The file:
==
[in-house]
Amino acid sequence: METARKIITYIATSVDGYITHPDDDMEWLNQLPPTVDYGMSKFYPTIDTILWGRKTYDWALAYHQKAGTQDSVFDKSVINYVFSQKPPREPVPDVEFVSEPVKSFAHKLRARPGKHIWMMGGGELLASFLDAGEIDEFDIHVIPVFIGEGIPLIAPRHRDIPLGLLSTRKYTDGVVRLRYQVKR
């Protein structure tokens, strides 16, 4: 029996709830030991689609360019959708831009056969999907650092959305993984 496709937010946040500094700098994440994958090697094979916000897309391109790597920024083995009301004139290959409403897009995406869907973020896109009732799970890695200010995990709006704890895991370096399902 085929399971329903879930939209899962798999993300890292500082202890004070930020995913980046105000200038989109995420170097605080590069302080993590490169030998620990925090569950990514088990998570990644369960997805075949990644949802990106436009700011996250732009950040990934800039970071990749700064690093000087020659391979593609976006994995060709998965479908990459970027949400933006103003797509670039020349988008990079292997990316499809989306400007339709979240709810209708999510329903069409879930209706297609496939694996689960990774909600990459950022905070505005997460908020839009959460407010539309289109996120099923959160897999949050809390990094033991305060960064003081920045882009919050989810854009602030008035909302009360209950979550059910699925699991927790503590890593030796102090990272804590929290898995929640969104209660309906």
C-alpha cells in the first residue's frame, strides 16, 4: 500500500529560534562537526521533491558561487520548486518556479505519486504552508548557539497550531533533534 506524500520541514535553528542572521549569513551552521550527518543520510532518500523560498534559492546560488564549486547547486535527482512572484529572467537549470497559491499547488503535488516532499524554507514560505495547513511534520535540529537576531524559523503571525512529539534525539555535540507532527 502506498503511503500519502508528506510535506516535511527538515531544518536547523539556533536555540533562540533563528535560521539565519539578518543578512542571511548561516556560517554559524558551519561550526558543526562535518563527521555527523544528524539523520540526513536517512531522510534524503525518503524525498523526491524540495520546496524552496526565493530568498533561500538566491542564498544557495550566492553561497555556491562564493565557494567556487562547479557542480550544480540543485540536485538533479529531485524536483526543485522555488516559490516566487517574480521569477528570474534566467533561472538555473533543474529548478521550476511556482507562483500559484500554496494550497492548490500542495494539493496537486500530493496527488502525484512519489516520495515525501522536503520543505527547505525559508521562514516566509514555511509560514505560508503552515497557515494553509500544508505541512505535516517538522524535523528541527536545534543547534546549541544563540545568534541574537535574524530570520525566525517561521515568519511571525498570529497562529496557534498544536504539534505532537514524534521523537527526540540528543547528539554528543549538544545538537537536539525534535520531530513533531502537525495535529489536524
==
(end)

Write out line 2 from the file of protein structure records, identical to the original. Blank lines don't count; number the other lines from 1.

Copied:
Amino acid sequence: METARKIITYIATSVDGYITHPDDDMEWLNQLPPTVDYGMSKFYPTIDTILWGRKTYDWALAYHQKAGTQDSVFDKSVINYVFSQKPPREPVPDVEFVSEPVKSFAHKLRARPGKHIWMMGGGELLASFLDAGEIDEFDIHVIPVFIGEGIPLIAPRHRDIPLGLLSTRKYTDGVVRLRYQVKR